Guest Post by John Ratliff, MD, FAANS, FACS
Co-Director, Division of Spine and Peripheral Nerve Surgery
Department of Neurosurgery Stanford University Medical Center
The American Association of Neurological Surgeons (AANS) and Congress of Neurological Surgeons (CNS) have developed set of five targeted, evidence-based recommendations regarding neurosurgical patient care. This effort was completed as part of the American Board of Internal Medicine (ABIM) Foundation’s Choosing Wisely® campaign. The goal of this initiative is to identify tests and procedures that may be commonly ordered, but are not always necessary. Participating specialty societies are working with the ABIM to share this content and these recommendations widely with patients and physicians so as to encourage discussions about the physician’s role in helping patients make wise healthcare choices.
Neurosurgery’s list includes the following five recommendations:
- Don’t administer steroids after severe traumatic brain injury.
- Don’t obtain imaging (plain radiographs, magnetic resonance imaging, computed tomography [CT], or other advanced imaging) of the spine in patients with non-specific acute low back pain and without red flags.
- Don’t routinely obtain CT scanning of children with mild head injuries.
- Don’t routinely screen for brain aneurysms in asymptomatic patients without a family or personal history of brain aneurysms, subarachnoid hemorrhage (SAH) or genetic disorders that may predispose to aneurysm formation.
- Don’t routinely use seizure prophylaxis in patients following ischemic stroke.
Neurosurgery’s recommendations were a joint effort of the AANS/CNS Quality Improvement Workgroup, AANS/CNS Joint Guidelines Committee and neurosurgery’s seven clinical subspecialty sections — particularly the cerebrovascular, spine, and trauma sections. This list was sent to the entire AANS and CNS membership, and was refined based on the feedback provided. As the vice-chair of the Quality Improvement Workgroup, I am proud to have contributed to this important effort.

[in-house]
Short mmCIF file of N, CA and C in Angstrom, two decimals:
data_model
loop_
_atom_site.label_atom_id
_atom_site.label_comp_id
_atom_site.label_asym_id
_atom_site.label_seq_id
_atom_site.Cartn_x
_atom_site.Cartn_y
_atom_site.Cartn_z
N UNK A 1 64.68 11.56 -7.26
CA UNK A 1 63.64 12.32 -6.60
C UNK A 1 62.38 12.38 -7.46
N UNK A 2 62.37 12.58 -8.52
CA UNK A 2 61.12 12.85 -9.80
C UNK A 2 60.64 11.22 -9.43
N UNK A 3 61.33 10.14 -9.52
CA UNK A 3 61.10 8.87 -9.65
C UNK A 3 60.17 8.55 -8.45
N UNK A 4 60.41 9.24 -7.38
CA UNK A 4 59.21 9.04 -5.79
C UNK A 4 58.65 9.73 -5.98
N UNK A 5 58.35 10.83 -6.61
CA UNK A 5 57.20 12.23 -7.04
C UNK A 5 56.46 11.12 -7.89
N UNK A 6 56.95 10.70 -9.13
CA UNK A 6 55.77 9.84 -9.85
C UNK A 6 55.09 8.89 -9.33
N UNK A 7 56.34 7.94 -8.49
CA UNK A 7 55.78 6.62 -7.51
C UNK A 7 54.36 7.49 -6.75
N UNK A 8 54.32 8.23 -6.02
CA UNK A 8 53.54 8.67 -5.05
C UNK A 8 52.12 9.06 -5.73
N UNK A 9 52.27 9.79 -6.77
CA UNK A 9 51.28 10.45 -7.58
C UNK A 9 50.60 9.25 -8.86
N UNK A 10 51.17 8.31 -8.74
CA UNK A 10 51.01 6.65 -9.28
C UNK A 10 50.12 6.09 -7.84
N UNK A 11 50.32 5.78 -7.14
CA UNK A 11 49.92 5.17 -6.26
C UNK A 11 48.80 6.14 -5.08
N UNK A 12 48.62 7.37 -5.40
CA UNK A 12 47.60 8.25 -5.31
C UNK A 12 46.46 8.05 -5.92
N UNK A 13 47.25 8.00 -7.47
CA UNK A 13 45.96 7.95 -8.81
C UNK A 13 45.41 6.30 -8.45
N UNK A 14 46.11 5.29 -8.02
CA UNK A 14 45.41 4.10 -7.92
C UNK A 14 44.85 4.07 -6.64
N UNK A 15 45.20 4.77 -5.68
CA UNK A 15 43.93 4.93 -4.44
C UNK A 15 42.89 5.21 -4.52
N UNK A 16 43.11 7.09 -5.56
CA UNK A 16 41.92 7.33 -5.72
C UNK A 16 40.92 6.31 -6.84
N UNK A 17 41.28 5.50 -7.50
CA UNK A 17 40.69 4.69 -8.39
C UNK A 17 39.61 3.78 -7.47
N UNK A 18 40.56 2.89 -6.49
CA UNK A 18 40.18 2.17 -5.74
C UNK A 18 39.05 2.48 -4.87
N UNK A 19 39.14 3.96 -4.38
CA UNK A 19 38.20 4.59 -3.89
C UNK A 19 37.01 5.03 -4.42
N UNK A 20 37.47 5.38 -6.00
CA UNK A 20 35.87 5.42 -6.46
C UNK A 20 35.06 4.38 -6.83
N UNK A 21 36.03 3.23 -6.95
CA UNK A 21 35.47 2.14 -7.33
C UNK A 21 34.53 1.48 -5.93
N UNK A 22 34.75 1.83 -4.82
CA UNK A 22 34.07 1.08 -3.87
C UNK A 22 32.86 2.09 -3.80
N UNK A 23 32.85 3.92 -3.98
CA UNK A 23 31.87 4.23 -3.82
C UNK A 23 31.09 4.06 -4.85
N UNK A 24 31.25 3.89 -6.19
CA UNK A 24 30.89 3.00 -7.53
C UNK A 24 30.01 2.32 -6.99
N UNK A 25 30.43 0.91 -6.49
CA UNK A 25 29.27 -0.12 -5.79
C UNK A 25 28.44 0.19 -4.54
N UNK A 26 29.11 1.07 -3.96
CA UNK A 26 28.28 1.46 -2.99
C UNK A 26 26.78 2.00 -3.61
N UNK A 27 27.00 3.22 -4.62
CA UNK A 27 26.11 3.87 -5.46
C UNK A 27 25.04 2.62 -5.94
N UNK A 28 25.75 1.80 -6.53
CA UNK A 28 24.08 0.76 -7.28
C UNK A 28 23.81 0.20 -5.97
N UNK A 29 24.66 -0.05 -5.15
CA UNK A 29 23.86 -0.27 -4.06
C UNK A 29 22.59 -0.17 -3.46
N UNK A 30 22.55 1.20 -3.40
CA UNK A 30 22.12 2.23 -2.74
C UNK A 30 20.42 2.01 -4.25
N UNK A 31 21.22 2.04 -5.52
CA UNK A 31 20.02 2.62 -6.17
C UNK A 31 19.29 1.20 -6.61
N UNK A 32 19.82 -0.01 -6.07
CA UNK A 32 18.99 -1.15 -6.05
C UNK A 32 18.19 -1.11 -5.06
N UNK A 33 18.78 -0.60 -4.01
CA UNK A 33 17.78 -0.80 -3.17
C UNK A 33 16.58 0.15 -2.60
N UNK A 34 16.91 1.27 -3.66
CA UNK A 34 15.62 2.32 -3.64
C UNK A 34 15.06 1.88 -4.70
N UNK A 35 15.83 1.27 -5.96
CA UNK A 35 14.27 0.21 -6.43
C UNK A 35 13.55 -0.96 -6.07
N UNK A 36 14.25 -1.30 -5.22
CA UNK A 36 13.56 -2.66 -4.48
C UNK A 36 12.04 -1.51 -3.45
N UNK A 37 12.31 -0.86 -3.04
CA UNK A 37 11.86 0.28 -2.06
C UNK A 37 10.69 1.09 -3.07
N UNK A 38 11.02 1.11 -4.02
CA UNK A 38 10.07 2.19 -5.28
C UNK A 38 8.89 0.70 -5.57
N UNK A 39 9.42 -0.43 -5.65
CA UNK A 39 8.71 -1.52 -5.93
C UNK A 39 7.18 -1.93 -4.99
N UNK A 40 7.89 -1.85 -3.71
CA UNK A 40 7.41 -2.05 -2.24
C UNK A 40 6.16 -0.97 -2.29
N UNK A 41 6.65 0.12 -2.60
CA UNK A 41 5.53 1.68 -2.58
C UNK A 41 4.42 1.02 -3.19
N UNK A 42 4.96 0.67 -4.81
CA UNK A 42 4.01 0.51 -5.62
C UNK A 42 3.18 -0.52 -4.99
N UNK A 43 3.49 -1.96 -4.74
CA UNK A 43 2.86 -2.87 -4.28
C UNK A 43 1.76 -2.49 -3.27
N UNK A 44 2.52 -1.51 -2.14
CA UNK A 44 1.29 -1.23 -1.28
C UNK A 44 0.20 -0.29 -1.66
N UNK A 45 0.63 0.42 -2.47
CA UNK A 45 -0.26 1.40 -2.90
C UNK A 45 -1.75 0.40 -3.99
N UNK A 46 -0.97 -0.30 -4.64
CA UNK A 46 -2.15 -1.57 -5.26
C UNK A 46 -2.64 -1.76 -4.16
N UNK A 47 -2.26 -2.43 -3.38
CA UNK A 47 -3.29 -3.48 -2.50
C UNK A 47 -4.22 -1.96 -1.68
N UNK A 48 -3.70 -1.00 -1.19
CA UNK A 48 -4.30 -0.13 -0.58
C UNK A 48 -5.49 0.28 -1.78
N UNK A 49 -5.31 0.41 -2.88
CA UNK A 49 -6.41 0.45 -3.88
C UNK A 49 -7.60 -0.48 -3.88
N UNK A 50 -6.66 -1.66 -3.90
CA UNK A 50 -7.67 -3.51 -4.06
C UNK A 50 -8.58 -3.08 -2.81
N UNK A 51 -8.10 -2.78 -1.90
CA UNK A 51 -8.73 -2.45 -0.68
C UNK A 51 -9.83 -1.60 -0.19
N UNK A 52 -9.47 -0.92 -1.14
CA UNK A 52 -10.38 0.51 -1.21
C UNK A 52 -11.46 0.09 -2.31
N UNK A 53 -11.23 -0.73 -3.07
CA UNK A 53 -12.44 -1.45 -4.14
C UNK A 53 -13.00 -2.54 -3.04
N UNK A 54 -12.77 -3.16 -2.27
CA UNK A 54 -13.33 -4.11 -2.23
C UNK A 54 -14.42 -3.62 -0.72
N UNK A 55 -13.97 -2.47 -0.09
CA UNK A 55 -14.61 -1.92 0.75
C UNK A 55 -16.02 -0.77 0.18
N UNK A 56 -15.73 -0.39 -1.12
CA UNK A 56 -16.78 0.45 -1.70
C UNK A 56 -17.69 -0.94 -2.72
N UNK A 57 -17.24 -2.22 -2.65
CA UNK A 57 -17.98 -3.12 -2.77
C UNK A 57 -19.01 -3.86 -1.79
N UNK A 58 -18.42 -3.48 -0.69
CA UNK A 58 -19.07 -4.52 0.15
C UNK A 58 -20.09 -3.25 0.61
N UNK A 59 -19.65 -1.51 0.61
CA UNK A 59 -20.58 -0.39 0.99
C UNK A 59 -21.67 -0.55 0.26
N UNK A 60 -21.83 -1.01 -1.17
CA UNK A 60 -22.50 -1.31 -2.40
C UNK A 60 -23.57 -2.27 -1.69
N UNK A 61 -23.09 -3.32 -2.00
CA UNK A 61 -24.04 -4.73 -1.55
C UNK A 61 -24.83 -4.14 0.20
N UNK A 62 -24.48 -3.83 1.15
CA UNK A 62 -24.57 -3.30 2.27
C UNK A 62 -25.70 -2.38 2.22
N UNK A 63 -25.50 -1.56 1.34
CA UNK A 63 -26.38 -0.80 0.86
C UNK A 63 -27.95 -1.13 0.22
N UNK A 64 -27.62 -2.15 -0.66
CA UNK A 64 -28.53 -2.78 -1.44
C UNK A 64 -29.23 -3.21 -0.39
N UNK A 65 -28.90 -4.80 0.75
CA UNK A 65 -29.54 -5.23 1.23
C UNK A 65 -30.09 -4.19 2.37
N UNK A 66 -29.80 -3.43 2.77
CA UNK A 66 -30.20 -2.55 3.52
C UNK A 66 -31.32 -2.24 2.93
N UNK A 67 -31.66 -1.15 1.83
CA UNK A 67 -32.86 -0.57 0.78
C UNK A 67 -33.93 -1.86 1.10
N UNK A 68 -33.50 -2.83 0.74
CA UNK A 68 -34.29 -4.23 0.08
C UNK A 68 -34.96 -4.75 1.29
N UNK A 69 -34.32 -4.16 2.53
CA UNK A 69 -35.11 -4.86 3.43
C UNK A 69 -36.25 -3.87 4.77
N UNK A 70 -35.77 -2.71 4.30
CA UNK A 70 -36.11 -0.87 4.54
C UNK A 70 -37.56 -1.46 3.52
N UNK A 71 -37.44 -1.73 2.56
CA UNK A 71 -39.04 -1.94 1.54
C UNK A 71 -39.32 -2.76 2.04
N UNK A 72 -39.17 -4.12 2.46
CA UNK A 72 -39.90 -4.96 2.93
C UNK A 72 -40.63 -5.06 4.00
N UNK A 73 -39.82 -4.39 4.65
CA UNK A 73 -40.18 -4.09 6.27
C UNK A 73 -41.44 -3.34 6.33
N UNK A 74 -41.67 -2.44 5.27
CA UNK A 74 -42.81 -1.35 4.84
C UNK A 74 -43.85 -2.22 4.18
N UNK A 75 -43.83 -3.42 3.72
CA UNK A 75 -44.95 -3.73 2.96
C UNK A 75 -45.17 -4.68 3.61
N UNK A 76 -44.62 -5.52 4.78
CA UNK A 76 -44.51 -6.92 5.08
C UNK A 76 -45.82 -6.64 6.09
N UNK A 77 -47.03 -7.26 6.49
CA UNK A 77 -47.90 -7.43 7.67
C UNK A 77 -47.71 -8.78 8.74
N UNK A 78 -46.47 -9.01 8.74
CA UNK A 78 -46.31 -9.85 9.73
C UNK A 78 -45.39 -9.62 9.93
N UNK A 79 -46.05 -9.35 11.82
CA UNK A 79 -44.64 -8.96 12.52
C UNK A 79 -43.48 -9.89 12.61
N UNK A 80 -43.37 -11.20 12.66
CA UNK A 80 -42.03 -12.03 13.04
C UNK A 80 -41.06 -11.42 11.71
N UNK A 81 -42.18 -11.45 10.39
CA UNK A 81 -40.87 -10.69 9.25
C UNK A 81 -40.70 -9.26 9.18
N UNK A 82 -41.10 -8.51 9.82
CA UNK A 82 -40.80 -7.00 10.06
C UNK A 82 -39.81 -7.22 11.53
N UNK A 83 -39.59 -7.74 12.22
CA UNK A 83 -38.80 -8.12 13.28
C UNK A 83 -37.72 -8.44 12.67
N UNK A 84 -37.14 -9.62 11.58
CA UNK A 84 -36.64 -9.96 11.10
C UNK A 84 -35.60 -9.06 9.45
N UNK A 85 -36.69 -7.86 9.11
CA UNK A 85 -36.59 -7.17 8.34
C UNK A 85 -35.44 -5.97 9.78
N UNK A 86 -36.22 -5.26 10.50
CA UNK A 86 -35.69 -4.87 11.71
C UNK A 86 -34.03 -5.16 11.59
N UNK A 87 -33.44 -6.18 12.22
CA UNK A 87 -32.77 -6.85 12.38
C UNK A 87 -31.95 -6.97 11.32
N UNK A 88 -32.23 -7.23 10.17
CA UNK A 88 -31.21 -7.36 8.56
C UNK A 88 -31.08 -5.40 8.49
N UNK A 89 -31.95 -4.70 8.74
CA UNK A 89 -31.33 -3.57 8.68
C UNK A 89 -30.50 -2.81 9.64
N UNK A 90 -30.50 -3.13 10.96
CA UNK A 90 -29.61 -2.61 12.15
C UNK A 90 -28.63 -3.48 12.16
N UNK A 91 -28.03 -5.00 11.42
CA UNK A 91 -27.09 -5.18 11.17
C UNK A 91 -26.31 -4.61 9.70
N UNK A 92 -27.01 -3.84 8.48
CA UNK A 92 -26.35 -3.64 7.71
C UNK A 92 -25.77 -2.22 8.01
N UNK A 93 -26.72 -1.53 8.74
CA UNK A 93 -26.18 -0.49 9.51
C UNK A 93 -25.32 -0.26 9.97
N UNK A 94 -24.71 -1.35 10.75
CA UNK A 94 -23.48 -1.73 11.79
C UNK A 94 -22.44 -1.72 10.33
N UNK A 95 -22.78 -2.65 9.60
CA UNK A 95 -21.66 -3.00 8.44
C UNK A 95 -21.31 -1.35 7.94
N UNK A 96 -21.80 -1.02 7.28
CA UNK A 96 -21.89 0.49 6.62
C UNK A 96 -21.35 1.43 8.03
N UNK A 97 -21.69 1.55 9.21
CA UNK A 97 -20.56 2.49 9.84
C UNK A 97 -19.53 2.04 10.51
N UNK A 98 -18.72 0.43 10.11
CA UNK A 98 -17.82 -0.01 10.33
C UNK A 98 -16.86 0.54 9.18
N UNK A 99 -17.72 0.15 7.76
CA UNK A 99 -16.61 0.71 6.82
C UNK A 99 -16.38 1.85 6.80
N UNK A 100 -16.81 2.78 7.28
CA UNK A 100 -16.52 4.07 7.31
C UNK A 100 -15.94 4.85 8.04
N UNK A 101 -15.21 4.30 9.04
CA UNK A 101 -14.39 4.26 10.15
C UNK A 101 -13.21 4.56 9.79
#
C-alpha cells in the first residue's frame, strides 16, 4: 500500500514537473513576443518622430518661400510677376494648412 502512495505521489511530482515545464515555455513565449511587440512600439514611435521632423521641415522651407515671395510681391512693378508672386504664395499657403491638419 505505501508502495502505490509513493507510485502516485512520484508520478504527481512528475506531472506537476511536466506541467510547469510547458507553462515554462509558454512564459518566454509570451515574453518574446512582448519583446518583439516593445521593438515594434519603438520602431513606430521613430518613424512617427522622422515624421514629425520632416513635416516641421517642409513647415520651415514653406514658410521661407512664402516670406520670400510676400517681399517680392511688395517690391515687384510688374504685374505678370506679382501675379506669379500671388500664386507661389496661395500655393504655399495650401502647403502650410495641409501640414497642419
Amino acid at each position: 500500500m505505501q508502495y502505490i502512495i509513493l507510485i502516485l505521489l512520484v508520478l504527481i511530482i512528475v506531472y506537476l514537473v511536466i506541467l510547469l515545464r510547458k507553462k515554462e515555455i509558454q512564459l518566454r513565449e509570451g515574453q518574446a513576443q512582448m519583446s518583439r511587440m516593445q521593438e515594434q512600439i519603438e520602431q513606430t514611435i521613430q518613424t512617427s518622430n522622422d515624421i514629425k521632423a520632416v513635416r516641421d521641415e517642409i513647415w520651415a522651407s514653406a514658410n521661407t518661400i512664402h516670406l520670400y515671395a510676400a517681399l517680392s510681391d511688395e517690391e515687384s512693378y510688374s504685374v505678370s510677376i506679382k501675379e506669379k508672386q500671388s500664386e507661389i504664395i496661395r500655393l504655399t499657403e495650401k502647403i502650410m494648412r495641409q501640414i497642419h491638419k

As AANS president, Robert E. Harbaugh, MD, noted in neurosurgery’s announcement, “Neurosurgeons are committed to identifying the right treatment, for the right patient, at the right time to help eliminate unnecessary procedures, optimize outcomes, and reduce healthcare costs. Participating in the Choosing Wisely initiative is a key step in this process.”
Daniel K. Resnick, MD, CNS president echoed the importance of this initiative, stating that “We anticipate that these will help neurosurgeons and their patients make informed decisions by promoting conversations about the most appropriate tests and treatments, and avoiding care whose potential harm may outweigh the benefits.”
These recommendations will be widely disseminated to consumers through the ABIM Foundation and their advocacy partners, led by Consumer Reports. To learn more about Choosing Wisely and to view the complete lists and additional detail about the recommendations and evidence supporting them, visit www.ChoosingWisely.org.